Expert shares advice for women who think they may be infertile
Alison Reede is a Life & Fertility Coach working with women and men struggling with Infertility. Alison was inspired to focus her Coaching Practice on Infertility after her own difficult journey to motherhood. Today Alison shares her advice for those who know or suspect they may be infertile.
The recent news this year from our Government in Ireland that state funding is to be provided for fertility treatment under our public health system is long overdue and absolutely welcome.
Planning to include funding for fertility treatment under the public health system is the first step in a public acknowledgement by the State that fertility treatment is medical treatment for a medical condition. It is a widespread issue in our society that is estimated to impact up to 1 in 6 couples. The announcement might even go some way to raising awareness of infertility and the impact it can have on those suffering and even to removing it as a taboo subject in Ireland. Fingers crossed!
Just to reiterate Fertility Treatment is in fact medical treatment for a medical condition called “infertility”. The World Health Organisation describes Infertility as a disease. There are many underlying causes and health issues to infertility and in some cases the cause is unknown but the diagnosis from the medical world is still “infertility”, which is typically defined as failure to achieve a clinical pregnancy after 12 months or more of regular unprotected sexual intercourse. We don’t talk about it as an illness or medical condition but we need to begin too.
It is well known that the financial cost of fertility treatment can be astronomical. Fertility Treatment and IVF in particular have been viewed as “elective” and “luxury and that only the rich can afford it. The reality is this cost excludes many couples from actually accessing much needed fertility treatment to help them conceive which is both heartbreaking and soul destroying when your future hopes and dreams of starting a family hang in limbo. It can affect a couple’s whole life, their relationships, friends, family, work and mental health. Many couples go into huge debt to fund their treatment and even re- mortgage and load credit cards. Estimates of €4,000 – €5,000 for a round of IVF are regularly reported in the media, however the reality is there are many other add on costs too such as additional tests, consultant fees, travel time, and time out of work to mention but a few that need to be taken into account.
This announcement gives huge hope to many couples who have struggled to conceive for years that financial assistance will be available. However, the nuts and bolts of how this funding for fertility treatment will operate has yet to become clear but there will be criteria that will need to be fulfilled and it certainly will not reach everyone who needs it. In other countries that already have state funding, criteria such as age, BMI, non-smoker, underlying cause of infertility come into play, and also if you already have a child or have had previous treatment. Some countries and jurisdictions offer 1 to 3 rounds of Fertility Treatment and some up to 6.
Whatever the criteria will be in Ireland, my hopes are that it will be fair, it will engage with the existing clinic infrastructure and expertise, it will be efficient and that waiting lists and lengthy application processes don’t creep in to add to the stress for couples in an already very stressful environment. It has been reported about 8000 couples undergo Fertility Treatment in Ireland every year. So we do need to be realistic, State Funding will not apply to everyone who needs Fertility Treatment.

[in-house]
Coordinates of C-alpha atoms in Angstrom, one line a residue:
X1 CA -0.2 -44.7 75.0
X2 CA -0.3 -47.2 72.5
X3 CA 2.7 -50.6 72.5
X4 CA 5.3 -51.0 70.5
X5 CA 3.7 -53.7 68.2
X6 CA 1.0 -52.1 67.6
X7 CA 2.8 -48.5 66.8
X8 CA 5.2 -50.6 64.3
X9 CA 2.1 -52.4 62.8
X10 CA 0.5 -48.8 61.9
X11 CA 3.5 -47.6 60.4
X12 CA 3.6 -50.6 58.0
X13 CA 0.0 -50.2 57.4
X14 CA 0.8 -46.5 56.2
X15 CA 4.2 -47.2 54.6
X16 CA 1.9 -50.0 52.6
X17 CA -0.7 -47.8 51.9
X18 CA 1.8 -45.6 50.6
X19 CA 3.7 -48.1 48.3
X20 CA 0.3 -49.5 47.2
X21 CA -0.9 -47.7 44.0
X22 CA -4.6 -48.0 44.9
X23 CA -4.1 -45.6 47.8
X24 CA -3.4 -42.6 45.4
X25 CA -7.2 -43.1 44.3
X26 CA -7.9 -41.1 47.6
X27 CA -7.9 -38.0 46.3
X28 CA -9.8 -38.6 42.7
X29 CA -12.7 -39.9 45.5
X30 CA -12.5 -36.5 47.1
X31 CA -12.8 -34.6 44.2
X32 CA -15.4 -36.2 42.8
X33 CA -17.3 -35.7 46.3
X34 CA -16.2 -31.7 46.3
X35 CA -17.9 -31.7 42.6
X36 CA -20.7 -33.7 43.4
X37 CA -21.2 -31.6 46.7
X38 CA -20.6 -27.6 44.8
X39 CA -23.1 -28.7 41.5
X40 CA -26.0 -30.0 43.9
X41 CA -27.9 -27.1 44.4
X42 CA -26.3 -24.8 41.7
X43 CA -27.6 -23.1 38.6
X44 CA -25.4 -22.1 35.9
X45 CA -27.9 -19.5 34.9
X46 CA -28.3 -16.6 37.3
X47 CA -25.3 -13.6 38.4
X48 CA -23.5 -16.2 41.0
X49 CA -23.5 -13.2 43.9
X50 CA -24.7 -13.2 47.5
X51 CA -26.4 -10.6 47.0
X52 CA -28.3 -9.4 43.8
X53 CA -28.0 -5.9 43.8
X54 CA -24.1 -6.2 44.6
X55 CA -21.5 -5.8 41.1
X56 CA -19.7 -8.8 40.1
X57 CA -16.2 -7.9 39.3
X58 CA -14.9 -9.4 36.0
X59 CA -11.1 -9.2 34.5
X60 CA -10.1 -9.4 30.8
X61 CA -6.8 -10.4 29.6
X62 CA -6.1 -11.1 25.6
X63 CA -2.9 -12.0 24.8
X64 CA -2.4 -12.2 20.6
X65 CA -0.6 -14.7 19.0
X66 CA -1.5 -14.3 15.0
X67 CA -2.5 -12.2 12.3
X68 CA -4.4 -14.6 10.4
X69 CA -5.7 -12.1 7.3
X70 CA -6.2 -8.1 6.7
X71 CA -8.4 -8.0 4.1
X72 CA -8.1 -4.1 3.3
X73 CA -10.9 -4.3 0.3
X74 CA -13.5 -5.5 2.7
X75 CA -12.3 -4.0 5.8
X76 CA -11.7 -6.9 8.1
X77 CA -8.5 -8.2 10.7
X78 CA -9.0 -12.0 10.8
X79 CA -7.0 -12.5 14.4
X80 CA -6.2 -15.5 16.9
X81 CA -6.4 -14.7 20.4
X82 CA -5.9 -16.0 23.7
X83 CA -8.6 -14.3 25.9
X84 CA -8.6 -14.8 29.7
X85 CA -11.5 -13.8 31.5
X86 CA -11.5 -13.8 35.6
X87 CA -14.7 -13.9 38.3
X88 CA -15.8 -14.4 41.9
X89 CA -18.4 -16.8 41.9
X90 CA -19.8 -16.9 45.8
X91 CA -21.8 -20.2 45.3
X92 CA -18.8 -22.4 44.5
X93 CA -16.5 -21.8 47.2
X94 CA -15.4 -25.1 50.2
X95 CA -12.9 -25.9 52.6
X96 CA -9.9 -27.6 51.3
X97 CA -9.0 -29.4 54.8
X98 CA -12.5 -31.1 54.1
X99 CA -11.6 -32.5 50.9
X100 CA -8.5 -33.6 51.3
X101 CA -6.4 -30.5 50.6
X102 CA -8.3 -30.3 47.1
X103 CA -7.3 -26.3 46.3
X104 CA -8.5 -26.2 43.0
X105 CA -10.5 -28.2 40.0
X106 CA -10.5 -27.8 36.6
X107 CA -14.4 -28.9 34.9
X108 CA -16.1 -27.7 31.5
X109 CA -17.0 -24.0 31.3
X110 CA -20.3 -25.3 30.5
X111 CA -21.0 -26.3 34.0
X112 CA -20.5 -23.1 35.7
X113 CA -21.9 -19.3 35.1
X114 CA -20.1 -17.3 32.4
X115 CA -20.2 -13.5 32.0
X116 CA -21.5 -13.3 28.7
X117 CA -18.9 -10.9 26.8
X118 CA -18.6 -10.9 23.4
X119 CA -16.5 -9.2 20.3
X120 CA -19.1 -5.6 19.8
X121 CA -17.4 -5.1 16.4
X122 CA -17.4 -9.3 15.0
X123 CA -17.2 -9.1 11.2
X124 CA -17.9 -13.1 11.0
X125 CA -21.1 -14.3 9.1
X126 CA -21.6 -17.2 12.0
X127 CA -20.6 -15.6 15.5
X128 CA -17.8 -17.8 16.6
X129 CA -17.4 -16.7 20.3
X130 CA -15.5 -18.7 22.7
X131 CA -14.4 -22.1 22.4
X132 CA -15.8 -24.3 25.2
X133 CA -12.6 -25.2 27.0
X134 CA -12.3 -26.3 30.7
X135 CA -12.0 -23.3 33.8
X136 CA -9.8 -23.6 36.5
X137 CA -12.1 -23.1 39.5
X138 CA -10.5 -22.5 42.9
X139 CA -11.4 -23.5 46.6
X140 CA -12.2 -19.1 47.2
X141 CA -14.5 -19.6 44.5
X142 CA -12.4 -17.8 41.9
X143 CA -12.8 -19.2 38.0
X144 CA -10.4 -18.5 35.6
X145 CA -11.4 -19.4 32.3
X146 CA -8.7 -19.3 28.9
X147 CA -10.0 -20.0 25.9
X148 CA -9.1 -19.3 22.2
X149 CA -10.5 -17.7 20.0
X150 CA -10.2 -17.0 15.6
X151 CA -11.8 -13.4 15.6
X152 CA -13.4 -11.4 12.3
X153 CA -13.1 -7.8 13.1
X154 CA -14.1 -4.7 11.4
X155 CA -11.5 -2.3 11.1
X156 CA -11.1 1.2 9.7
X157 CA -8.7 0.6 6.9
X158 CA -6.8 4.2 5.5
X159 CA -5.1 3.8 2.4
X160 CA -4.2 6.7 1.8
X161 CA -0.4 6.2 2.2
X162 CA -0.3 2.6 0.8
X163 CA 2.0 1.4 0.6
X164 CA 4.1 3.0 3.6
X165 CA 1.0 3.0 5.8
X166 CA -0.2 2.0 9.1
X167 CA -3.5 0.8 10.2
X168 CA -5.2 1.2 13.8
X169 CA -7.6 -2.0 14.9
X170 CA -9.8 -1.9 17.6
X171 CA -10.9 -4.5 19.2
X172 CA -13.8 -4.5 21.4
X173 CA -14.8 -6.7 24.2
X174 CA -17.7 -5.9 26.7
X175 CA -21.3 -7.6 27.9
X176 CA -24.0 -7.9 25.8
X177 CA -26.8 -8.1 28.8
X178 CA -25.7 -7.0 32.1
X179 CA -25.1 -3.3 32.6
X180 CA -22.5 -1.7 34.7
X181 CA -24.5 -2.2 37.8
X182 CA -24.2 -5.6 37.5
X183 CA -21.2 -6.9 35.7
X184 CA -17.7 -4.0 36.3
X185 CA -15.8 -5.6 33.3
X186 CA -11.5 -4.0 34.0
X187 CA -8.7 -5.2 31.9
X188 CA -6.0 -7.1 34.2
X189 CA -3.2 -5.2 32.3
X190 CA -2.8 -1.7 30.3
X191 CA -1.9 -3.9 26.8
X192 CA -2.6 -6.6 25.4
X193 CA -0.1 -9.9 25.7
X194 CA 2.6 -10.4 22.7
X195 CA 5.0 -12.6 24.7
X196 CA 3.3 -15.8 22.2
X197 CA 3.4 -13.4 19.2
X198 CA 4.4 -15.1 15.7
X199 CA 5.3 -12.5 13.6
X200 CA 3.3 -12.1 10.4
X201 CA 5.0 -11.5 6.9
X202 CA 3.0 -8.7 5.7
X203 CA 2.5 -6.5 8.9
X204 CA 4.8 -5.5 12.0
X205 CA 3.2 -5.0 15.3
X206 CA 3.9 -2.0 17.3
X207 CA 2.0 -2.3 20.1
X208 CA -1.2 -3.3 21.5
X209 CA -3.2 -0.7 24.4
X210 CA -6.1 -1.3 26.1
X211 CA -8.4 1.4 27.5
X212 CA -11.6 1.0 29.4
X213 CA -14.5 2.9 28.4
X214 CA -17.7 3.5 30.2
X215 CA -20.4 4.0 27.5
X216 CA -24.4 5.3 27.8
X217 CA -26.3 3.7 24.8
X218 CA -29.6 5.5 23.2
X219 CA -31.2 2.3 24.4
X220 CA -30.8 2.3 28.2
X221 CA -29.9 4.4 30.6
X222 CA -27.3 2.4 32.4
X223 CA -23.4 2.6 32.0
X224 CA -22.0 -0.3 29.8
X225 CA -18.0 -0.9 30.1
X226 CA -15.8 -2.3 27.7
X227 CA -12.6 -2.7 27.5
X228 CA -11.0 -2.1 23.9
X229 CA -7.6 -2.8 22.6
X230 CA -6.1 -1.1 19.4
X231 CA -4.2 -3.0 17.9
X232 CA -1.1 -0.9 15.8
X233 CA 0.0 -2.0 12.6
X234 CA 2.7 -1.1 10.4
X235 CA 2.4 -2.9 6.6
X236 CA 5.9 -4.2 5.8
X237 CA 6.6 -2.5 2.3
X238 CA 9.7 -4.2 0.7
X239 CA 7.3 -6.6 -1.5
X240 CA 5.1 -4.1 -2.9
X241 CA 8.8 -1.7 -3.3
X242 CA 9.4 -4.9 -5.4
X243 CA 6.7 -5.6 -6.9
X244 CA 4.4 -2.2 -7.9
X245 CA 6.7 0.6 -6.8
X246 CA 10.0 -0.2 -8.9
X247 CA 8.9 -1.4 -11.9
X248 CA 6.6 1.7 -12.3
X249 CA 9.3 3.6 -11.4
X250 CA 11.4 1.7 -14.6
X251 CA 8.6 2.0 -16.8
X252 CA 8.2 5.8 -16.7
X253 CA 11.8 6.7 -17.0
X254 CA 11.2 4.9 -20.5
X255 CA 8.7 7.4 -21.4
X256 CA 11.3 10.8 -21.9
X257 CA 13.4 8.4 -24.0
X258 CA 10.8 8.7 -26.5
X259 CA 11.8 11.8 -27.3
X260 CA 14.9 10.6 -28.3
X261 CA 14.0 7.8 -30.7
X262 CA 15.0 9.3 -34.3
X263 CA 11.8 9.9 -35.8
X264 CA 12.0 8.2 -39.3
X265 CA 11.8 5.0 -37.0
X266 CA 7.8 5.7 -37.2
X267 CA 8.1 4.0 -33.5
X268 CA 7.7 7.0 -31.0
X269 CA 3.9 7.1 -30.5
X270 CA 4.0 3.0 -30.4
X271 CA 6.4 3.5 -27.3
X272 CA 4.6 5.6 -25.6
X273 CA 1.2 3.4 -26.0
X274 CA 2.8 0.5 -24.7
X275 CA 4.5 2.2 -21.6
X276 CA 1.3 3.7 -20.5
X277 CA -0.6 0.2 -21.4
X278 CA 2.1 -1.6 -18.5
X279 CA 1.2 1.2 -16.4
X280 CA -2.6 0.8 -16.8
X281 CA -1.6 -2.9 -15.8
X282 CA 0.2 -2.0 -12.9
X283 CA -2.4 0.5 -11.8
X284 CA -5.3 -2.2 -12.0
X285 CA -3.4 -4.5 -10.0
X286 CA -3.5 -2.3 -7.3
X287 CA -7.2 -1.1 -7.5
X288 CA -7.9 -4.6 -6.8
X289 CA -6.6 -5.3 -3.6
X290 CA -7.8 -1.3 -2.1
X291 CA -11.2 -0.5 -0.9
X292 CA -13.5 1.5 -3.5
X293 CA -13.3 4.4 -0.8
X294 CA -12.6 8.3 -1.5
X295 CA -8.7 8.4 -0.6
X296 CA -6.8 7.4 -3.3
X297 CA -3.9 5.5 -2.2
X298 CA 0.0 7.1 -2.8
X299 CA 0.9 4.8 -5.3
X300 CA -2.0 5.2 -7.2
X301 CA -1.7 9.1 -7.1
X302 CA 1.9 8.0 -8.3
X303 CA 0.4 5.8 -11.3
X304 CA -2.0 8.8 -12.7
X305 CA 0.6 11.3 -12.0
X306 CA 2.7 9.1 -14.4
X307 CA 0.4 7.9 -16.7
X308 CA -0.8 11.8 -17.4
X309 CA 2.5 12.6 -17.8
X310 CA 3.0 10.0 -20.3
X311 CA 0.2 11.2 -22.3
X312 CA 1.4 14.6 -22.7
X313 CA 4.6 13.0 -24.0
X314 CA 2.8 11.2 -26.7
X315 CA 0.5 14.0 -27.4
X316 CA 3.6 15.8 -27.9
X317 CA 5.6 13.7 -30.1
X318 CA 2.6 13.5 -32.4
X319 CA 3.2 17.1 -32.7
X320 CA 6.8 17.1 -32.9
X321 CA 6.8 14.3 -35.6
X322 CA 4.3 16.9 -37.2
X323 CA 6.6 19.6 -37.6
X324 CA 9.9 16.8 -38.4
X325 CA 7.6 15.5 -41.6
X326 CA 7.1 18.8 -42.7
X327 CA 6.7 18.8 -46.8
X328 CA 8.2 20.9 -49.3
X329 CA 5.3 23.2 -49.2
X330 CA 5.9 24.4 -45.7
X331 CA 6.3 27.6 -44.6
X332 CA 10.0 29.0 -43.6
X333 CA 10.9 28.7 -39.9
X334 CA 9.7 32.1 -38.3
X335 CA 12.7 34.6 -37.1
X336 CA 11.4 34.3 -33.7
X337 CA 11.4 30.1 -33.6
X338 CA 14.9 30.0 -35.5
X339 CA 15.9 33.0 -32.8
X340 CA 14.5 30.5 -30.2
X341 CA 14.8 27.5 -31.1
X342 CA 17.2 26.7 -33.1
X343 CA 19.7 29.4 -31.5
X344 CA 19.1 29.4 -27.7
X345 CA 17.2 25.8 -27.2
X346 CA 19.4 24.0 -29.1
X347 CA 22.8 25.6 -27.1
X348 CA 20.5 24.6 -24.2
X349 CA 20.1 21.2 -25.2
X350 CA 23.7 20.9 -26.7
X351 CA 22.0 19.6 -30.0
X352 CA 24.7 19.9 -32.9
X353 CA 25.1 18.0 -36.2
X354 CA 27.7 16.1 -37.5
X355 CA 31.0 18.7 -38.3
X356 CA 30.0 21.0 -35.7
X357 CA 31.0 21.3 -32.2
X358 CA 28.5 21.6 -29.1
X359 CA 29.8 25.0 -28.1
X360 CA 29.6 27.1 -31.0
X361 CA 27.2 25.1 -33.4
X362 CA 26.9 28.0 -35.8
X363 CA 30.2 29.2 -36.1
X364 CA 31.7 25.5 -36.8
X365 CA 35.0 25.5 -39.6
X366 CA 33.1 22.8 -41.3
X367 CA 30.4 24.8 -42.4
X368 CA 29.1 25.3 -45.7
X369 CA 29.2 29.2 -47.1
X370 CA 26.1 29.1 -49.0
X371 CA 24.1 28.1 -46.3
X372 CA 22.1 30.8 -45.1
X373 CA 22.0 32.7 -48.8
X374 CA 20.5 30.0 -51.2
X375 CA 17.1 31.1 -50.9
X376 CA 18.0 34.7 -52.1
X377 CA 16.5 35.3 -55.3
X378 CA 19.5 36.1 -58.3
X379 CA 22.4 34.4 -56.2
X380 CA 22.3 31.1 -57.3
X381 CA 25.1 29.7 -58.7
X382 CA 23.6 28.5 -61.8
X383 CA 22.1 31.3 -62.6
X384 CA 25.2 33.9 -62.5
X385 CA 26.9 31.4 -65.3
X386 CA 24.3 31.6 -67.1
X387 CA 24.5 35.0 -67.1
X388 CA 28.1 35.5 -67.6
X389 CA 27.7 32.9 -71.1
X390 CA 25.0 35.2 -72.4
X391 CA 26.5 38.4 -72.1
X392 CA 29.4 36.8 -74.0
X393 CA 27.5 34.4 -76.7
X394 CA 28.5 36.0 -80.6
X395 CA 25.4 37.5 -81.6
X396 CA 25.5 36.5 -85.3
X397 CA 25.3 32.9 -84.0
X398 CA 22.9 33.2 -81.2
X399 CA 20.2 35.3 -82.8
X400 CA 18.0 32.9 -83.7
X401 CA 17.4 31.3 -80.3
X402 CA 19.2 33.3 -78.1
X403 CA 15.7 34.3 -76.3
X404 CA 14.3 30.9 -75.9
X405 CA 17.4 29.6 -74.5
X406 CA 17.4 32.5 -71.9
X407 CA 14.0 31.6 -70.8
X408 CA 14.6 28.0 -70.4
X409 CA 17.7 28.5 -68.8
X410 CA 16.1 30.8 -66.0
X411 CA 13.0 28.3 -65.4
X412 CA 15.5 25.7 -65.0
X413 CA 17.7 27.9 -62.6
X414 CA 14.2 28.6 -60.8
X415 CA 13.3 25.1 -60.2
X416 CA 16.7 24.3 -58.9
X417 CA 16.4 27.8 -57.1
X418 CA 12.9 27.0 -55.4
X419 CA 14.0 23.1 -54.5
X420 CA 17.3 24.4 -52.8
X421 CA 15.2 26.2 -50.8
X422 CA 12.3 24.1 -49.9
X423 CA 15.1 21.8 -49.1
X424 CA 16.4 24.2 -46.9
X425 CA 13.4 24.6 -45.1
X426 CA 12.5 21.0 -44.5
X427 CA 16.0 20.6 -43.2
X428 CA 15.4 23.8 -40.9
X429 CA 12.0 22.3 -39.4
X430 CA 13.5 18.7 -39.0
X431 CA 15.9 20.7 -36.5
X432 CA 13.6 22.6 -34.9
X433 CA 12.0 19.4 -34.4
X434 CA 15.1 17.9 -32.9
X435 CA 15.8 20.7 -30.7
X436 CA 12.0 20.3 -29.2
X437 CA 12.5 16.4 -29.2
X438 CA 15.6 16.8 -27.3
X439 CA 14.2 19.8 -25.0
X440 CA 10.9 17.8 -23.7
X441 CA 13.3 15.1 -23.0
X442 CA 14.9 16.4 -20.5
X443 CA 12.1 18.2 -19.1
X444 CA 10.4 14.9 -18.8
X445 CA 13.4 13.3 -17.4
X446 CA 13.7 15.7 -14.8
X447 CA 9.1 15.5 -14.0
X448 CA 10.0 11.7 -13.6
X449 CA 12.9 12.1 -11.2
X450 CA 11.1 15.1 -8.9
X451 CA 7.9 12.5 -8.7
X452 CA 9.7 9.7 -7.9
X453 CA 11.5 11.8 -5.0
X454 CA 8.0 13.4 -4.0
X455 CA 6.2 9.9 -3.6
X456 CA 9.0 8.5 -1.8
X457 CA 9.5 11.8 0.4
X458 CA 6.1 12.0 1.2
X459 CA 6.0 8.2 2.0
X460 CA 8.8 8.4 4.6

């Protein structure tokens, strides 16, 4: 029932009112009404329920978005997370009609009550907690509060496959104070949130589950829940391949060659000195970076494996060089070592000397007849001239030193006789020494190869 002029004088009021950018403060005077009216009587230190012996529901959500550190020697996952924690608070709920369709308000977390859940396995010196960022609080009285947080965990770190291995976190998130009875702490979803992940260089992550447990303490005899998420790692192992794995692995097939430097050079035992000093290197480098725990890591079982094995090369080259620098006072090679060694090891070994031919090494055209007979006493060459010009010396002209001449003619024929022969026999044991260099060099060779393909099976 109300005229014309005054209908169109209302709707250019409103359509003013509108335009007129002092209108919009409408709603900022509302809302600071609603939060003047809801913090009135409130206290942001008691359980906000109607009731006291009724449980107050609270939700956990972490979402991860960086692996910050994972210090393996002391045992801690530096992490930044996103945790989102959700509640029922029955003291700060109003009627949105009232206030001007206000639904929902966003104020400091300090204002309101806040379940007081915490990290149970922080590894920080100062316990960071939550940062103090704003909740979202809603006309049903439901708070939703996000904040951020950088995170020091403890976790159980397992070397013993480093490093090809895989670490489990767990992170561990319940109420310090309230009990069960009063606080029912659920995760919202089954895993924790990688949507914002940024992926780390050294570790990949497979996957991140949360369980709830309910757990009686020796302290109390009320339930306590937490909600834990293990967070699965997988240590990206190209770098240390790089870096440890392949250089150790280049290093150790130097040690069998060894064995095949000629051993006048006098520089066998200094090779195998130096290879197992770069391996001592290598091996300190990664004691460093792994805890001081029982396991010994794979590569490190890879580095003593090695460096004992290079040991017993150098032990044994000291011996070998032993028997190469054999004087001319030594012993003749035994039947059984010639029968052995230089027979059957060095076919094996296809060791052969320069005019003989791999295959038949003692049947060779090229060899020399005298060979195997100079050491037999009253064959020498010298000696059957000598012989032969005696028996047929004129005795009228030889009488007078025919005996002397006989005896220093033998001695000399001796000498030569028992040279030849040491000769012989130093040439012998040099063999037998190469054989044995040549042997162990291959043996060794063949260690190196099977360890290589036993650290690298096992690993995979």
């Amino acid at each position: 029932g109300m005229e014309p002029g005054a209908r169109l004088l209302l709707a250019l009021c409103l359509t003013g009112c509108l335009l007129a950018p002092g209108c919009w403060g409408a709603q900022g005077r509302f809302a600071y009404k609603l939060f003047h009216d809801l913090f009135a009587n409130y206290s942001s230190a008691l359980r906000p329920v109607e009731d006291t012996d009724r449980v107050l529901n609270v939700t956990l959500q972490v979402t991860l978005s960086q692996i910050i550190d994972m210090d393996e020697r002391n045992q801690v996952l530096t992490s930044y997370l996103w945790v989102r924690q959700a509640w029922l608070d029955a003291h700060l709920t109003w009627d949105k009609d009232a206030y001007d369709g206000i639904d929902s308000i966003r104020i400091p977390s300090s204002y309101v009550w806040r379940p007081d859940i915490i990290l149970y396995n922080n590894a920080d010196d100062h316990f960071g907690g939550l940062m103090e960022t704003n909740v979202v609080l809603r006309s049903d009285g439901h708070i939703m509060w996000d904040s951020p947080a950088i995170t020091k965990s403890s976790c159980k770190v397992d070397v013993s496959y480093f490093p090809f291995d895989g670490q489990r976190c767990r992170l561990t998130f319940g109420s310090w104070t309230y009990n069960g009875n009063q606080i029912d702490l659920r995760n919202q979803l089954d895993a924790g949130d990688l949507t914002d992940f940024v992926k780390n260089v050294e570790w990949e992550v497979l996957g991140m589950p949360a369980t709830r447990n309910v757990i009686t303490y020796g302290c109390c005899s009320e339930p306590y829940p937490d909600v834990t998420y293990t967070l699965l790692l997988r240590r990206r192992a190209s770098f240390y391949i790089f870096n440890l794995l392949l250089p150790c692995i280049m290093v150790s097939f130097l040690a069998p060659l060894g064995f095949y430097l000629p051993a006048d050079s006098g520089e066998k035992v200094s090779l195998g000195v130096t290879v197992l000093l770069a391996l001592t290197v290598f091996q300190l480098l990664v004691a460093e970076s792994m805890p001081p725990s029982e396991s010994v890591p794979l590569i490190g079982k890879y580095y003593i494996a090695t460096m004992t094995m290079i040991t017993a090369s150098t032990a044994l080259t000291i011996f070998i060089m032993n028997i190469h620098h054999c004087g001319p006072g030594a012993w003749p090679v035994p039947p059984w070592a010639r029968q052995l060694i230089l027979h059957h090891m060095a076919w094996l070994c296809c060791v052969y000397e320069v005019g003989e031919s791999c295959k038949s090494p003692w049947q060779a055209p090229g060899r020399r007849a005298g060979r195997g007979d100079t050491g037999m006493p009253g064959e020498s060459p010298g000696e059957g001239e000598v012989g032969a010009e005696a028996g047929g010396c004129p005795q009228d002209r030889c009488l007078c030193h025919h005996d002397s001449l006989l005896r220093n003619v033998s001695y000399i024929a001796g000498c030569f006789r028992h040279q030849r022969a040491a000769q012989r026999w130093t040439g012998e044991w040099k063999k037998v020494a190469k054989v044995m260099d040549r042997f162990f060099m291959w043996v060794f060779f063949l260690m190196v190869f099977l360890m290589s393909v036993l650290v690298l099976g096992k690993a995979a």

I want to share some practical advice and tips to those who are impacted;
- It would be prudent to save what you can in preparation. There are cases where fertility treatment works first time but on the whole it can take a few attempts and protocol changes to get the treatment right so best to plan financially as best you can.
- Taking simple steps to lead a healthy lifestyle both physically and mentally could prevent you from needing fertility treatment or at least reduce how much treatment you need and increase your chances of having a baby. This goes for both the gals & guys!
- Don’t wait until next year to begin investigations as to why you are not conceiving because state funding is coming. If you have been trying to conceive for 6 – 12 months, especially if you are over 35, visit your GP as soon as possible and start improving your lifestyle.
- I have often heard women say, “I will give it another couple of months and sure there is always IVF”. Medical science is improving all the time in this space but there are still no guarantees it will work so be realistic.
- Not everyone needs IVF so do you research, consider and discuss other cheaper methods such as TSI & IUI with your Consultant or consider other options such as Napro or more natural approaches that are available.
- Remember to claim what you can on your Med 1 form. Make sure to keep your receipts and claim annually on a timely basis.
- The State Drug Payment Scheme may help with the cost of some of the medication.
- Research the health insurers to see what is on offer from them and figure out which provider will suit you and your needs best. Some have affiliations with specific clinic’s and may only cover part or certain aspects of the treatment or pay a once off amount so do your research. If you are changing your health care provider check out their waiting periods before you can claim.
My blog today is primarily focuses on the financial cost of fertility treatment but there can be a huge emotional and psychological investment too. If you need any guidance or support on the emotional and more practical side of infertility or fertility treatment please do not hesitate to skype or call me for complimentary consultation.